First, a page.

• 7. See 18 USC § 3583(e)(3).
  • 8. See Federal Offenders at *21 n 108, 68 (cited in note 5).
  • 9. 18 USC §§ 751(a), 3559(a)(4).
  • 10. See 18 USC §§ 3559(a)(4), 3583(b)(2).
  • 11. See, for example, Mass Ann Laws ch 268, § 16 (criminalizing escapes from “any jail or correctional institution,” “any courthouse,” “the custody of any officer [ ] while being conveyed to or from said institution,” and other forms of custody). In other instances, the scope of “custody” for escape purposes is defined through a narrowing judicial construction. See, for example, White v Commonwealth, 591 SE2d 662, 667 (Va 2004) (“[I]t is clear that for purposes of prohibiting an escape under Code § 18.2–479, the General Assembly must have intended that the term ‘custody’ would include a degree of physical control or restraint under circumstances other than those also necessary to constitute an actual custodial arrest.”); Davis v Commonwealth, 608 SE2d 482, 484 (Va App 2005) (applying the definition articulated in White and concluding that a defendant released on bond was not in custody within the meaning of the escape statute).
  • 12. 18 USC § 751(a).
  • 13. The Sentencing Guidelines recommend that judges impose this last restriction as a standard condition of supervised release. United States Sentencing Commission, Guidelines Manual § 5D1.3(c)(1) (Nov 1, 2015) (“USSG”).
  • 14. Pub L No 98-473, 98 Stat 1987, codified as amended at 18 USC § 3551 et seq and 28 USC § 991 et seq.

I.  The Sentencing Reform Act

Before exploring the special challenges that supervised release poses to the application of § 751(a), it is necessary first to provide some background on why Congress created supervised release in the first place. This Part places supervised release in its appropriate context as one part of a wider sentencing reform scheme. It also outlines some of the specific issues that supervised release was intended to resolve.

A.    The Creation of Supervised Release

Congress passed the SRA in 1984 to enact widespread reforms to the criminal-justice system. Before the SRA, federal sentencing consisted of an indeterminate system in which power was principally divided among three authorities.15 First, Congress possessed broad authority to set sentencing ranges for specific federal crimes, typically in the form of maximum sentences.16 Second, sentencing judges had broad discretion to choose a sentence within the statutory range, based on their individualized assessments of the facts of the crime and the defendant’s personal characteristics.17 Third, the United States Parole Commission controlled sentences from the back end by selecting eligible prisoners for release, conditioned on their continued fulfillment of certain requirements.18 Theoretically, the discretion vested in parole authorities to replace incarceration with conditional release acted as an administrative check on the discretion of sentencing judges to impose prison sentences.19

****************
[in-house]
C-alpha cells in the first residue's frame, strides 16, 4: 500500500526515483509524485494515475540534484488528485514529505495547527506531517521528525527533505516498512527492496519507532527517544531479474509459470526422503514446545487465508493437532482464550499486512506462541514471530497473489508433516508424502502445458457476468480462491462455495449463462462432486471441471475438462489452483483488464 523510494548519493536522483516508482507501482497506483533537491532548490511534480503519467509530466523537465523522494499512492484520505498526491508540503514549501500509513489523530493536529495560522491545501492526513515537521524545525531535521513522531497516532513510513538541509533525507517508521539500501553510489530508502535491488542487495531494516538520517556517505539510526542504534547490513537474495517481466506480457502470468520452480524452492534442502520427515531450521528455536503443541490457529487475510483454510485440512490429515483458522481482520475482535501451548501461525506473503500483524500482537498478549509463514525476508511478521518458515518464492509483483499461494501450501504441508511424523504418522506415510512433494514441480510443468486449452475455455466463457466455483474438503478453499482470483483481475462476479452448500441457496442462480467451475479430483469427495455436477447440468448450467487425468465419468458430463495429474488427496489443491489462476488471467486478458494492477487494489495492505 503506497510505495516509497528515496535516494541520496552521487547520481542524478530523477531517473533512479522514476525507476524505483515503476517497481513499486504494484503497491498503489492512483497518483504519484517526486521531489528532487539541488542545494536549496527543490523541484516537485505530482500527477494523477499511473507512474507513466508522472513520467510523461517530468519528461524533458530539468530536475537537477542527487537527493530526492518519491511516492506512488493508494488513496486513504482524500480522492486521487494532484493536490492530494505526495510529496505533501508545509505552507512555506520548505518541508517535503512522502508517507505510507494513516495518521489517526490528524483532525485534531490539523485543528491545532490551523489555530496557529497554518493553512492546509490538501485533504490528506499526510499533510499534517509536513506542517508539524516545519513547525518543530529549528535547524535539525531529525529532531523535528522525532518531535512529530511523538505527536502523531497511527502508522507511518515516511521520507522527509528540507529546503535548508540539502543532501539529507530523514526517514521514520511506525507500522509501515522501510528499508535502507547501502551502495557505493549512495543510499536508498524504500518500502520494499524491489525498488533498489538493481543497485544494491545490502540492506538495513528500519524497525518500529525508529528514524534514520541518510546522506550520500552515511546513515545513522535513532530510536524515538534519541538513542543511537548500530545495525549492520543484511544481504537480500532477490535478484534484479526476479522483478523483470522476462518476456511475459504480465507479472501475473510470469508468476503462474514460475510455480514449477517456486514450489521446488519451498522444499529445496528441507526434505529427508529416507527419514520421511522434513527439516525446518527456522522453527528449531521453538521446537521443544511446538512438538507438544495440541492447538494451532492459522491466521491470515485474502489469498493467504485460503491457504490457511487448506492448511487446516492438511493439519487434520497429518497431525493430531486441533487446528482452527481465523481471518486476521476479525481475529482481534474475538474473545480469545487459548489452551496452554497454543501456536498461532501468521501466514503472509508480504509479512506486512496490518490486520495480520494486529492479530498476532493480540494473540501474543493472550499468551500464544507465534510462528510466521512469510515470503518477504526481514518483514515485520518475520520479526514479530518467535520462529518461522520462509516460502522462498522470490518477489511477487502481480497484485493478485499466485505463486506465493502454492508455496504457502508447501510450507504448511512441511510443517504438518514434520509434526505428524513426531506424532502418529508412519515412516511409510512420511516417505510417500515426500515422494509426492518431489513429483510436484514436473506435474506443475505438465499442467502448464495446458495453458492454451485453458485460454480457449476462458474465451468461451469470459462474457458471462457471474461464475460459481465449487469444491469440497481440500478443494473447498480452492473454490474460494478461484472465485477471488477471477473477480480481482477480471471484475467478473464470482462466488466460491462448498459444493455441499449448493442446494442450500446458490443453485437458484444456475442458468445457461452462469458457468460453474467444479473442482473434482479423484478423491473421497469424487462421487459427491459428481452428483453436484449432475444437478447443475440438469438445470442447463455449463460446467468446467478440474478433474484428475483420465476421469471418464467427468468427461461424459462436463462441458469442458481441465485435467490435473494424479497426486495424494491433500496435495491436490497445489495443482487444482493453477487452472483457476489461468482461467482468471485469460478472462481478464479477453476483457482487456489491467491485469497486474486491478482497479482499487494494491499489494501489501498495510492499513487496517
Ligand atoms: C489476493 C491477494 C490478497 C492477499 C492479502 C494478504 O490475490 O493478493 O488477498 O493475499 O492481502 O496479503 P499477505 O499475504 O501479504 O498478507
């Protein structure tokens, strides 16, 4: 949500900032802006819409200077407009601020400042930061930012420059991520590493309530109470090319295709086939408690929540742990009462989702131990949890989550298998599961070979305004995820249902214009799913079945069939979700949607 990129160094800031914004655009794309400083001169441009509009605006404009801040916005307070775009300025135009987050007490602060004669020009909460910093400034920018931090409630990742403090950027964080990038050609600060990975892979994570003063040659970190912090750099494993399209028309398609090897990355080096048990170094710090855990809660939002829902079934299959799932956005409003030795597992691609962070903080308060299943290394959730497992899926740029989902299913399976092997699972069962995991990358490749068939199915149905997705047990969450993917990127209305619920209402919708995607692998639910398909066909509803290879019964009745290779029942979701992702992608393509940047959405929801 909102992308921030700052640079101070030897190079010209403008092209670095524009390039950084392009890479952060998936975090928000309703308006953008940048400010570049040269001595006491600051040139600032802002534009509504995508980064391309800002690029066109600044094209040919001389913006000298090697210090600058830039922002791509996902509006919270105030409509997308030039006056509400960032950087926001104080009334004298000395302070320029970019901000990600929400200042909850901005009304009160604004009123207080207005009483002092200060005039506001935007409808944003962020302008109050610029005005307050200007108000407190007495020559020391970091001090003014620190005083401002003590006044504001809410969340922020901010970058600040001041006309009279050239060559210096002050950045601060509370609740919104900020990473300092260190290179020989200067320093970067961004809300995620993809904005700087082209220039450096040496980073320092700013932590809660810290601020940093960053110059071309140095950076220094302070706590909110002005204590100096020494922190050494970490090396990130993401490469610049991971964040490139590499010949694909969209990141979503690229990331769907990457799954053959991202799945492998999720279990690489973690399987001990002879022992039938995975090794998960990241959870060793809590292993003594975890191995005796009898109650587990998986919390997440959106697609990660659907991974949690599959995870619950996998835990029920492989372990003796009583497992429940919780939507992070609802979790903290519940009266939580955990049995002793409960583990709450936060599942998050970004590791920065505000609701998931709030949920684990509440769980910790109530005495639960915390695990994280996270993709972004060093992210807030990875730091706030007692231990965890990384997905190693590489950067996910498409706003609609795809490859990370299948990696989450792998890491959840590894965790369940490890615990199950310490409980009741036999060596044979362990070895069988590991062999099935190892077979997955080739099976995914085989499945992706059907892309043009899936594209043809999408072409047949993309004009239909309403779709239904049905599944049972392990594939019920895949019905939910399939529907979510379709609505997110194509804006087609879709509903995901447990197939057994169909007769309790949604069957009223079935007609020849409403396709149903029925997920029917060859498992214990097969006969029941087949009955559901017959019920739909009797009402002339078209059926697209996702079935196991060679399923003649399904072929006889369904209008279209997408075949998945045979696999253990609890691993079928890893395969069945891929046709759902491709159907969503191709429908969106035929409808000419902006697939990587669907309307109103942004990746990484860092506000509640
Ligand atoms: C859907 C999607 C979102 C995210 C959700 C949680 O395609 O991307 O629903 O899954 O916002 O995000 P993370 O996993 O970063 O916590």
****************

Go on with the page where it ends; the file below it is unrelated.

This indeterminate sentencing regime fell into disrepute throughout the 1960s and 1970s.20 Commentators criticized the system for producing disparate sentences between similar defendants.21 Importantly, desire for sentencing reform was driven by dissatisfaction with the perceived arbitrariness of both sentencing judges and the Parole Commission.22 Theoretically, parole promoted rehabilitation by allowing authorities to release prisoners who made sufficient progress while incarcerated, thus incentivizing prisoners to participate in vocational and educational programs.23 By the 1980s, Congress believed that this model was a failure.24 Parole merely perpetuated sentencing disparities by conditioning release upon rehabilitation—an amorphous concept.25 The Parole Commission applied agency guidelines inconsistently, and it appeared to be unable to rationally determine when offenders were rehabilitated and therefore suited for release.26

In addition, rather than acting as a check on sentencing discretion, the availability of parole gave district court judges perverse incentives. To retain control over sentencing, judges would occasionally oversentence defendants, such that the earliest parole date would coincide with the sentence length the judge believed the defendant deserved.27 For example, a judge who believed that a defendant deserved five years in prison could exert some level of control over his release date by sentencing the defendant to a fifteen-year term without early parole eligibility. Without early release, the prisoner would become parole eligible by statute after serving one-third of his sentence.28 But this introduced a level of uncertainty to the system, as the defendant would receive the judge’s intended sentence only if the Parole Commission’s assessment of the prisoner, as well as the prisoner’s conduct while incarcerated, perfectly aligned with the sentencing judge’s prediction.

Congress passed the SRA to shift sentencing to a more rule-like and uniform regime, thus reducing perceived sentencing disparities and promoting transparency in sentencing.29 Although the Sentencing Guidelines are the most studied manifestation of this new sentencing philosophy,30 the abolition of federal parole was also a critical element of this shift. The SRA prospectively abolished parole for federal prisoners sentenced for offenses committed on or after November 1, 1987.31 Only federal prisoners sentenced prior to this date remain eligible for parole.